Friday, July 7, 2017

Reading The Ethnicity Estimates At Ancestry.com


Most of us here in central PA assume with are German.  And most of us also believe we have Native American somewhere in our lines.  So when we get the ethnicity estimates from ancestry.com, there are often a lot of questions and confusion.


Wait - Where's the German?
Those of us with German roots will find our results higher in the "Europe West" category.  That includes:  Belgian, French, German, Dutch, Swiss, Luxembourgian, Liechtenstein

I've been surprised, using paper trail genealogy, to find that a lot of our "German" roots are not so German. There are a lot of French Hugenots, and Swiss, that came to America from Germany, but were only in Germany for a few years, or possibly one generation, before their arrival in America.  But for the purposes of an ancestry dna estimate, they are all Europe West.

Then there is the timing.  WHEN were my ancestors German?  What generations are giving me these results?  The blog below covers this more in depth, in her critisim of ethnicity estimates:

"It’s difficult to determine which of the matching populations are more recent and which are less recent.  By way of example, many Germans and others in eastern Europe are descendants of Genghis Khan’s Mongols who invaded portions of Europe in the 13thcentury.  So, do we recognize and count their DNA when found as “German,” “Polish,” “Russian,” or “Asian?”  The map below shows the invasions of Genghis Khan.  Based on this, Germans who descend from Genghis’s Mongols could match Koreans on those segments of DNA. Both of those people would probably find that confusing." https://dna-explained.com/2013/10/04/ethnicity-results-true-or-not/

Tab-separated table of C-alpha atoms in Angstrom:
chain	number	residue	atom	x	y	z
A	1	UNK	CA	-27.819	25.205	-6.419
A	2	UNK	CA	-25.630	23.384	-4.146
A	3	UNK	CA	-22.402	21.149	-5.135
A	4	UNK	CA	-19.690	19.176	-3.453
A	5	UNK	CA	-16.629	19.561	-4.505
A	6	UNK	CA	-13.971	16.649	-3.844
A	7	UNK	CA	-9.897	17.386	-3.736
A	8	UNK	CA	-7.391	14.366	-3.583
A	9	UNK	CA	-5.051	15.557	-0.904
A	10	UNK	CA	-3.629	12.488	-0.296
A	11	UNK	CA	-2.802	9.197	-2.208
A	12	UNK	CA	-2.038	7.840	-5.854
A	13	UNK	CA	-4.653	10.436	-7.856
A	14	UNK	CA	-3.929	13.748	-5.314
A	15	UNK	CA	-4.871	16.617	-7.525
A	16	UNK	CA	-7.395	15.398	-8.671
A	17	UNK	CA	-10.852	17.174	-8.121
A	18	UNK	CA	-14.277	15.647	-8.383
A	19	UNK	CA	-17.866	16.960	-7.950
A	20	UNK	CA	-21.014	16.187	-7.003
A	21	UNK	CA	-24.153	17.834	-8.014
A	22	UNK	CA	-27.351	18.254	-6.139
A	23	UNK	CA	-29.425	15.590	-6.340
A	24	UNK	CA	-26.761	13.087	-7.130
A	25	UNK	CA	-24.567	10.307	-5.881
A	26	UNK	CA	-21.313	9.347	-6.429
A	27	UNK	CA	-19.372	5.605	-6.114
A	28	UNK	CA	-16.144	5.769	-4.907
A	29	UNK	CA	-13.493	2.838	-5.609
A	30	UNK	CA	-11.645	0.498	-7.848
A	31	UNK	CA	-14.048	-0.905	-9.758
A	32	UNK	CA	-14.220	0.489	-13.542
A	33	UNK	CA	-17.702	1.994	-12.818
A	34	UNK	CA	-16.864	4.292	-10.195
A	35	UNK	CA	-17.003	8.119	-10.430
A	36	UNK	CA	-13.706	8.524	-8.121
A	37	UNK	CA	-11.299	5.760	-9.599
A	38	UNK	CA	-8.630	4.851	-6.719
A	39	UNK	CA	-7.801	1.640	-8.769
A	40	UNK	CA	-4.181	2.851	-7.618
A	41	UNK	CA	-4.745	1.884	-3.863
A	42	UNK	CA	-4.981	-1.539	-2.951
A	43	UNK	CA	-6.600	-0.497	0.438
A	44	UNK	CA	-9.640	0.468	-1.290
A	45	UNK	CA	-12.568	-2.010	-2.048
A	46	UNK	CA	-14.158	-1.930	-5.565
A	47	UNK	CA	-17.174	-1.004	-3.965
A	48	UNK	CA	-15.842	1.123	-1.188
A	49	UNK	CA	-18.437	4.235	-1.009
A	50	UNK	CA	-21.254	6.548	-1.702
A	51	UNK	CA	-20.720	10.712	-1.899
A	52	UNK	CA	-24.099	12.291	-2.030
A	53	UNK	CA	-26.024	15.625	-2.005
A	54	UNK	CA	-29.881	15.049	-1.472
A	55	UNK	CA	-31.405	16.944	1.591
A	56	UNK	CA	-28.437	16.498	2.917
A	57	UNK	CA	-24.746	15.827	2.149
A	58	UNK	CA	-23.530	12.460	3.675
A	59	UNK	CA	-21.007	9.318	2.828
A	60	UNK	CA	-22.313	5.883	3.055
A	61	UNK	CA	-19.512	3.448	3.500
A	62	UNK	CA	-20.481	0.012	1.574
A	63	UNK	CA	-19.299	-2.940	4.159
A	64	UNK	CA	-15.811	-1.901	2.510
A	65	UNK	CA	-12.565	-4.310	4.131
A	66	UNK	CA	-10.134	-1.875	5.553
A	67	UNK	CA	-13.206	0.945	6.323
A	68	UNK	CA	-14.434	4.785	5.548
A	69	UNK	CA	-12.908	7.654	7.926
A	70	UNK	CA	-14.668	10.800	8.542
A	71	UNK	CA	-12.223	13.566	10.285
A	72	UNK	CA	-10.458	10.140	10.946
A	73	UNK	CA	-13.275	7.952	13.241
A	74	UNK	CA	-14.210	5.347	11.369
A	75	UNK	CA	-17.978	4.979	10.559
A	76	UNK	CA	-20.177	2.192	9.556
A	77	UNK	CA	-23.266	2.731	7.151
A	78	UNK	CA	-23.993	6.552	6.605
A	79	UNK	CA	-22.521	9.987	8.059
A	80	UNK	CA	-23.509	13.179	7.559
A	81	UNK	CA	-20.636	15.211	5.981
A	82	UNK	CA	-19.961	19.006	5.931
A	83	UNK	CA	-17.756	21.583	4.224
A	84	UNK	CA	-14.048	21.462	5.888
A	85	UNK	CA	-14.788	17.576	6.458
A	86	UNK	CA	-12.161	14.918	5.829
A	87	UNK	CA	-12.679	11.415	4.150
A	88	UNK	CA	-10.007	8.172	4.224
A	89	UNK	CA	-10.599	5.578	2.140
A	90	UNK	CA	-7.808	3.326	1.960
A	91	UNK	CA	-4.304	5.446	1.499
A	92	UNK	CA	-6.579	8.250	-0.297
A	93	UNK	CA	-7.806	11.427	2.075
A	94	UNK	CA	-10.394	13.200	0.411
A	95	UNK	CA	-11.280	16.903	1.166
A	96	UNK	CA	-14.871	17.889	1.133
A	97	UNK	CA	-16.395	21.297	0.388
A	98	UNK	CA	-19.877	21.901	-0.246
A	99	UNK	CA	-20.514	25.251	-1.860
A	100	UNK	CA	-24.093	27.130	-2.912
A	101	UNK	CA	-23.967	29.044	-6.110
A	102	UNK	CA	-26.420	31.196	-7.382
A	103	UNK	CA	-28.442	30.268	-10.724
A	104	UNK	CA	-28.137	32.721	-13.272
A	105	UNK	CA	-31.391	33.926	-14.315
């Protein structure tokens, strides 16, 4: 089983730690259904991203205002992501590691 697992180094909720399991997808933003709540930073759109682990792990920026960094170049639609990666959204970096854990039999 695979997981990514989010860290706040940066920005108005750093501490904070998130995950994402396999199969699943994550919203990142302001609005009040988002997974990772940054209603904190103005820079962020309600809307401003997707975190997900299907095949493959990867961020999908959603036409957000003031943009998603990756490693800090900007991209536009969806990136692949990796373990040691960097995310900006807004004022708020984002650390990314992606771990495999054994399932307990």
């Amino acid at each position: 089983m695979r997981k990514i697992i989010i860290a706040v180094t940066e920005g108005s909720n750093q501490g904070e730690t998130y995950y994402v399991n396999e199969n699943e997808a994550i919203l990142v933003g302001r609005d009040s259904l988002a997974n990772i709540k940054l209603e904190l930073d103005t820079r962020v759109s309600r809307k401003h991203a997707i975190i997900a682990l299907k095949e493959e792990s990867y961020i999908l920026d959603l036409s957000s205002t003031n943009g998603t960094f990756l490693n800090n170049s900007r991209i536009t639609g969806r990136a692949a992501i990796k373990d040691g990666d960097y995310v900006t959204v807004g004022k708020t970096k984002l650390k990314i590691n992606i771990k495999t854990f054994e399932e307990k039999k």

But I KNOW My 4th Great Grandmother Was Native American!

"So how much of your great-great-grandmother’s DNA are you likely to have?  Probably around 1.5625%! And that may not be enough to detect Native American ethnicity."

You may know, but your DNA may not.  It's possible you simply did not inherit that part of your parents DNA.  This chart here shows how little DNA we inherit from our ancestors - and explains why. https://blogs.ancestry.com/ancestry/2014/11/24/ask-ancestry-anne-where-is-my-native-american-dna/

And even if your test results show Native American DNA - it may not mean you are American Indian.  This is a common theme on genealogical forums - " My uncle, who was born in Peru, recently tested and is 87% Native American. Ancestry very accurate detects Native American heritage from Mexico, Central and South America, but not so much Native Americans from US tribes".

There's a MUCH more in depth (but not over your head technical) post about Native American DNA here- http://www.rootsandrecombinantdna.com/2015/03/native-american-dna-is-just-not-that.html

"One of the most important things you must remember is that having Native American DNA is different from having Native American ancestry. This is because your potential inheritable Native American DNA could be lost every generation but you could still have real Native American ancestry in your family history. " 


So How Is Ancestry Coming Up With These Results?

They are estimating, based on averages.

"Ancestry.com plasters its home page with pie charts that promise to give you a “sense of identity” with decimal-point precision.

The problem is that DNA snippets, or markers, are inconsistent. Sometimes they are passed on and sometimes they are not, and whether they are or aren’t is random. Sure, a large percentage of Native Americans may share certain genetic markers. But many Native Americans may lack the same marker, and many non–Native Americans may carry it by coincidence.